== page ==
By Lori Fredrich Senior Writer & Dining Editor Published Apr 08, 2015 at 11:02 AM

A brand new indoor urban farm has opened its doors this week on Milwaukee’s east side.

Big City Greens, a company owned by Bryan De Stefanis and his fiancé Deborah Diaz, has taken up residence in a 2500 square foot space at 906 E. Hamilton St.

The facility, which will operate year round, will produce a wide variety of microgreens – tiny edible plants that pack both a nutritional and flavorful punch – for consumer and restaurant use.

De Stefanis, who grew up in the surrounding area, says he’s been growing vegetables for his entire life. He started out helping his grandfather in the garden, and moved on to start his own landscaping company.

"I just love it," he says. "It’s not work to me. And it came naturally."

De Stefanis, who recently moved back to the Milwaukee area after spending ten years operating an organic farm in the Napa Valley, purchased 14 acres of farmland in Wittenberg, WI, where he plans to continue farming during the warmer months.

"The property we purchased was perfect," he says. "We’ll use it to grow a variety of crops including tomatoes, peppers and eggplants, which we’ll bring to Big City Greens to sell during the summer months, as well as through a CSA program."

All of De Stefanis’ crops will be grown using organic methods, with land crops being watered with a two-acre spring-fed fish pond on the property, which will eliminate the need for commercial fertilizers.

Meanwhile, the facility on Hamilton, which is equipped with fans, grow-lights and skylights, will give him enough space to grow a wide variety of microgreens year-round. Future plans include setting up a vermicomposting system, which will eliminate virtually all waste, as well as recycling growing flats and plastic containers.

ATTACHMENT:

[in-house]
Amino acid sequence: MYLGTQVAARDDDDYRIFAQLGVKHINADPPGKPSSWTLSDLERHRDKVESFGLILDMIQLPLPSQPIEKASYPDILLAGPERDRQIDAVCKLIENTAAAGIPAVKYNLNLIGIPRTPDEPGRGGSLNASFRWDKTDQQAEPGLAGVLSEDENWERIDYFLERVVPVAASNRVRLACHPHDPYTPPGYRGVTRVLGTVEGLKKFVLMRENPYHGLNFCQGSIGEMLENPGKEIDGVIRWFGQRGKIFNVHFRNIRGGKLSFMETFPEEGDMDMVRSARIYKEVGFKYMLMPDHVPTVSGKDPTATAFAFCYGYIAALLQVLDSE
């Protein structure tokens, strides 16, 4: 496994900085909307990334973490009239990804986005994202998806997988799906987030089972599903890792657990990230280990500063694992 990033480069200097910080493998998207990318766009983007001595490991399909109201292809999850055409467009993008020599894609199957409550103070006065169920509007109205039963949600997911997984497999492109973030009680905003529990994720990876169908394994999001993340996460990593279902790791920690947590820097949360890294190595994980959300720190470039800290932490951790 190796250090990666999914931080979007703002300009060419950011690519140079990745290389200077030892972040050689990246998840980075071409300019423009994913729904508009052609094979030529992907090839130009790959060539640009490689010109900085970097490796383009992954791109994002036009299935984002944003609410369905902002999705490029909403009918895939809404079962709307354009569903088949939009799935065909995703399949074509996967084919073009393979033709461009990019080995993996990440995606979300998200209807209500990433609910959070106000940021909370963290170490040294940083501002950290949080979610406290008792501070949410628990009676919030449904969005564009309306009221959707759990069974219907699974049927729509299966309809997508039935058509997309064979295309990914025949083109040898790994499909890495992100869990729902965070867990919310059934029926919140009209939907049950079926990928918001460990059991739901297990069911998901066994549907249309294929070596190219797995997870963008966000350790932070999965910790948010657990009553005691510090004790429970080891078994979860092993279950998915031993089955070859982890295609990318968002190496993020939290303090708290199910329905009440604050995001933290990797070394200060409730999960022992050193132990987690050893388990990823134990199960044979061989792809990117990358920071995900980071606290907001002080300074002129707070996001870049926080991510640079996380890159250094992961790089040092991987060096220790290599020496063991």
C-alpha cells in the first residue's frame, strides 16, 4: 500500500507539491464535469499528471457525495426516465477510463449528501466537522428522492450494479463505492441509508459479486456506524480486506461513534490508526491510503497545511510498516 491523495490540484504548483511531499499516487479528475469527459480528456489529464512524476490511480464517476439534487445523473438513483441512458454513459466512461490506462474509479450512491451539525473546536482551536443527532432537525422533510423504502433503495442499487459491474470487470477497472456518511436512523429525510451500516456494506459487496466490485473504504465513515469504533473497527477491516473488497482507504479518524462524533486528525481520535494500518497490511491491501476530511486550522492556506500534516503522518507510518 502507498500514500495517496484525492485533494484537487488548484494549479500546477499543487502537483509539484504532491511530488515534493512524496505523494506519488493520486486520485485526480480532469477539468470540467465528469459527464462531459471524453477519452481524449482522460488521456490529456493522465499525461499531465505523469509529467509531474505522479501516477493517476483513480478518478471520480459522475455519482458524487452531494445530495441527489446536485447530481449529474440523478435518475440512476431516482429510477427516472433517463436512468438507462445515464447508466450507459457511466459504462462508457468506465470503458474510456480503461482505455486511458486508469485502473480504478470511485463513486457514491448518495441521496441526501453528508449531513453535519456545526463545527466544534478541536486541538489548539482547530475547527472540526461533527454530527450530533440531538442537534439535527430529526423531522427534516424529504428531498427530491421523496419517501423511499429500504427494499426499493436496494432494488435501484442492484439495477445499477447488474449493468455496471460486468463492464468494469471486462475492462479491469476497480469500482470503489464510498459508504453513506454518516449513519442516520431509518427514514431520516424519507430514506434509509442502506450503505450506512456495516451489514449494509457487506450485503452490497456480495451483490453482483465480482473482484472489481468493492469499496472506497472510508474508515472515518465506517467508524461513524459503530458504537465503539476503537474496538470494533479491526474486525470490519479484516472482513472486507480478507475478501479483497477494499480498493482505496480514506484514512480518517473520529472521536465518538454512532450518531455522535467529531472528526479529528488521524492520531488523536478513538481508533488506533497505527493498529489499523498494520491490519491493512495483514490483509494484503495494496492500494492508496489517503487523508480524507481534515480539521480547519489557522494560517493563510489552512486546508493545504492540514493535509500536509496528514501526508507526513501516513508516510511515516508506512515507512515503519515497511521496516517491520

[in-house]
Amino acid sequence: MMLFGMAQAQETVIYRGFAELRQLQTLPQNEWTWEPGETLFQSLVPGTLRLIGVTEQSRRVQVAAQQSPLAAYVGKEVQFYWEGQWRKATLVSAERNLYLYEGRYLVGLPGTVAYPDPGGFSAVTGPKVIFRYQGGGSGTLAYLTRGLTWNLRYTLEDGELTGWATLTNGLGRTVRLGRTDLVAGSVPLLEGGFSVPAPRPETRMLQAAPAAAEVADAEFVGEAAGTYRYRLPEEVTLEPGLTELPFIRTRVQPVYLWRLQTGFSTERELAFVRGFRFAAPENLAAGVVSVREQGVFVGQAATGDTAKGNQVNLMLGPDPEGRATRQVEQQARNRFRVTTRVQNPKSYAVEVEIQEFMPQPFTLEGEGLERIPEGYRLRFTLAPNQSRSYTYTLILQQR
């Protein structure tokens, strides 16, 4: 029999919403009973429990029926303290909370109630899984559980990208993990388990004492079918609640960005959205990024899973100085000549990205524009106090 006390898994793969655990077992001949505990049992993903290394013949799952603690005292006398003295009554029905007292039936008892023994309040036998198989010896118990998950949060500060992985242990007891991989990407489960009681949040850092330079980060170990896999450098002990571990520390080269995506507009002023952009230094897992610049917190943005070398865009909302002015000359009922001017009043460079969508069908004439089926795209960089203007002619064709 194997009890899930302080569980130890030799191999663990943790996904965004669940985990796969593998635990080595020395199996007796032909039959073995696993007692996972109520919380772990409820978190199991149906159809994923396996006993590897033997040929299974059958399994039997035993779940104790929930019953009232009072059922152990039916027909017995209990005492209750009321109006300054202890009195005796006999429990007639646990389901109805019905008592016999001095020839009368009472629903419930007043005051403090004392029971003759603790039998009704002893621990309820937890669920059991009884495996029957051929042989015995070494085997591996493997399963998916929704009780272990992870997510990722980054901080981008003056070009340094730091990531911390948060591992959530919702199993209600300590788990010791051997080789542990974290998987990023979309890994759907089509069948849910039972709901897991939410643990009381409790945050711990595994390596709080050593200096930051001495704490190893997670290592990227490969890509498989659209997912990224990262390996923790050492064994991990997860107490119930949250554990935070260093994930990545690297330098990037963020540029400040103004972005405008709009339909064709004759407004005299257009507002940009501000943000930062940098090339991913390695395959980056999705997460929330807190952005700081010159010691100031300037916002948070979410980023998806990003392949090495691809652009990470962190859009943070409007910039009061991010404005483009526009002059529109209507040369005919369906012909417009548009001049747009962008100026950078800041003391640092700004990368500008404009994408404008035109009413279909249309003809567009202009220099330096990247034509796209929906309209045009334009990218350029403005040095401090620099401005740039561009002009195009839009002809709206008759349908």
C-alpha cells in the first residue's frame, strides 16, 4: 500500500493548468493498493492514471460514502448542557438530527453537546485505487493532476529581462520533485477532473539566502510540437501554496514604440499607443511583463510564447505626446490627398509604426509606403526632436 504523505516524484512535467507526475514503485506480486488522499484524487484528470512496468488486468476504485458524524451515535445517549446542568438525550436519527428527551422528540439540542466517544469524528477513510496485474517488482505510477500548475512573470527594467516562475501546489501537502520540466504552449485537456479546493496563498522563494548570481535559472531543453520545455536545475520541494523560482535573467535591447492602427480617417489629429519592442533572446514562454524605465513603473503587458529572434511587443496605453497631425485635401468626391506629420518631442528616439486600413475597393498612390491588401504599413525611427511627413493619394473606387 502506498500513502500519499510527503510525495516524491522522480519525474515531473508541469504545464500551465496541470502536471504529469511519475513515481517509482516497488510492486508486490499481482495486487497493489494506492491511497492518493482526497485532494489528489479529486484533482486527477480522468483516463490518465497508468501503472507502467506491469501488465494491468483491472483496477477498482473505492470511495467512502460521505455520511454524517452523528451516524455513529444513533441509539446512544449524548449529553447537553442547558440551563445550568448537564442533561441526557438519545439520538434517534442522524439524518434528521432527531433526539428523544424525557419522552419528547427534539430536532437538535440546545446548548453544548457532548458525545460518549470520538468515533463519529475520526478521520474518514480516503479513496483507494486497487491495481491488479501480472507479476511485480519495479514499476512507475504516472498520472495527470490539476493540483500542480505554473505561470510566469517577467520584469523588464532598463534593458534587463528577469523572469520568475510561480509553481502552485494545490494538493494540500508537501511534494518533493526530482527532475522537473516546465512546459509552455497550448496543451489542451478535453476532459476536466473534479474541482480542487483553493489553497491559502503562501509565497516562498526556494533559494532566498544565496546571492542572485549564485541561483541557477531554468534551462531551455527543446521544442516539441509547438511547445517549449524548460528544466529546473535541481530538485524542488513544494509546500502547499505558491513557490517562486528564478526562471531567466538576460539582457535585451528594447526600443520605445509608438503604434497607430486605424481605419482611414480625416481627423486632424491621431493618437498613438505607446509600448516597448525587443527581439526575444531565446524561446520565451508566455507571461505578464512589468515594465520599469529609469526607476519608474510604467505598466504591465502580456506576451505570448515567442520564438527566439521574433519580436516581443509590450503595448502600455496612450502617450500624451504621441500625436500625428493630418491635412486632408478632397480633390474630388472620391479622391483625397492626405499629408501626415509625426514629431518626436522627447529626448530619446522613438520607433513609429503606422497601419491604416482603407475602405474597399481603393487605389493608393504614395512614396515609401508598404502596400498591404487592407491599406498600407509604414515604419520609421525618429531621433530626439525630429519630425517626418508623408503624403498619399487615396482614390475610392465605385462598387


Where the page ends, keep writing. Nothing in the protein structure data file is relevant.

Currently, De Stefanis is producing over ten varieties of the greens, including broccoli, pea tendrils, wasabi, radish, mustard, popcorn, amaranth and sunflower shoots, along with both a mild and spicy microgreen mix. He’s also growing herbs like cilantro and basil, and says he’ll expand his offerings to reflect the needs and desires of his customers.

"There are literally hundreds of plants we can grow as microgreens," he notes. "So, we can do specialty items. And since most microgreens are ready to eat in seven to ten days, we can renew stock quickly and keep fresh batches on hand. "

In recent years, microgreens – which are not only visually appealing, but often pack a powerful flavor punch -- have gained popularity among area chefs, appearing not only as garnish on plates at fine-dining restaurants, but also as an addition to salads, sandwiches and a wide variety of other dishes.

And De Stafanis plans to capitalize on the trend. He has already signed contracts for his greens to be used at two of Potawatomi Hotel & Casino’s restaurants, including Locavore and Dream Dance Steak. He's had at least one order from Sanford, and he says he’ll be expanding to include other restaurants as the business grows.

Microgreens have also become popular for their nutritional value. A 2012 study published in the Journal of Agricultural and Food Chemistry found that leaves from twenty five different types of microgreens had four to six times more nutrients than the mature leaves of the same plant.

"People are pretty excited already," he says of the business, which just opened its doors to the public for the first time on Tuesday, April 5. "People have been stopping by the shop here and there over the past few weeks, and they’re really interested in what we’re doing."

Containers of freshly harvested microgreens will sell for around $5 per container, with living flats available for $20 each.  CSA subscriptions will be available online starting in the next few weeks at

Big City Greens is open for business Tuesday through Friday from 10 a.m. to 6 p.m. and Saturdays from 9 a.m. to 12 p.m.

Lori Fredrich Senior Writer & Dining Editor

Lori is an avid cook whose accrual of condiments and spices is rivaled only by her cookbook collection. Her passion for the culinary industry was birthed while balancing A&W root beer mugs as a teenage carhop, fed by insatiable curiosity and fueled by the people whose stories entwine with each and every dish. She’s had the privilege of chronicling these tales via numerous media, including OnMilwaukee and in her book “Milwaukee Food.” Her work has garnered journalism awards from entities including the Milwaukee Press Club. 

When she’s not eating, photographing food, writing or recording the FoodCrush podcast, you’ll find Lori seeking out adventures with her husband Paul, traveling, cooking, reading, learning, snuggling with her cats and looking for ways to make a difference.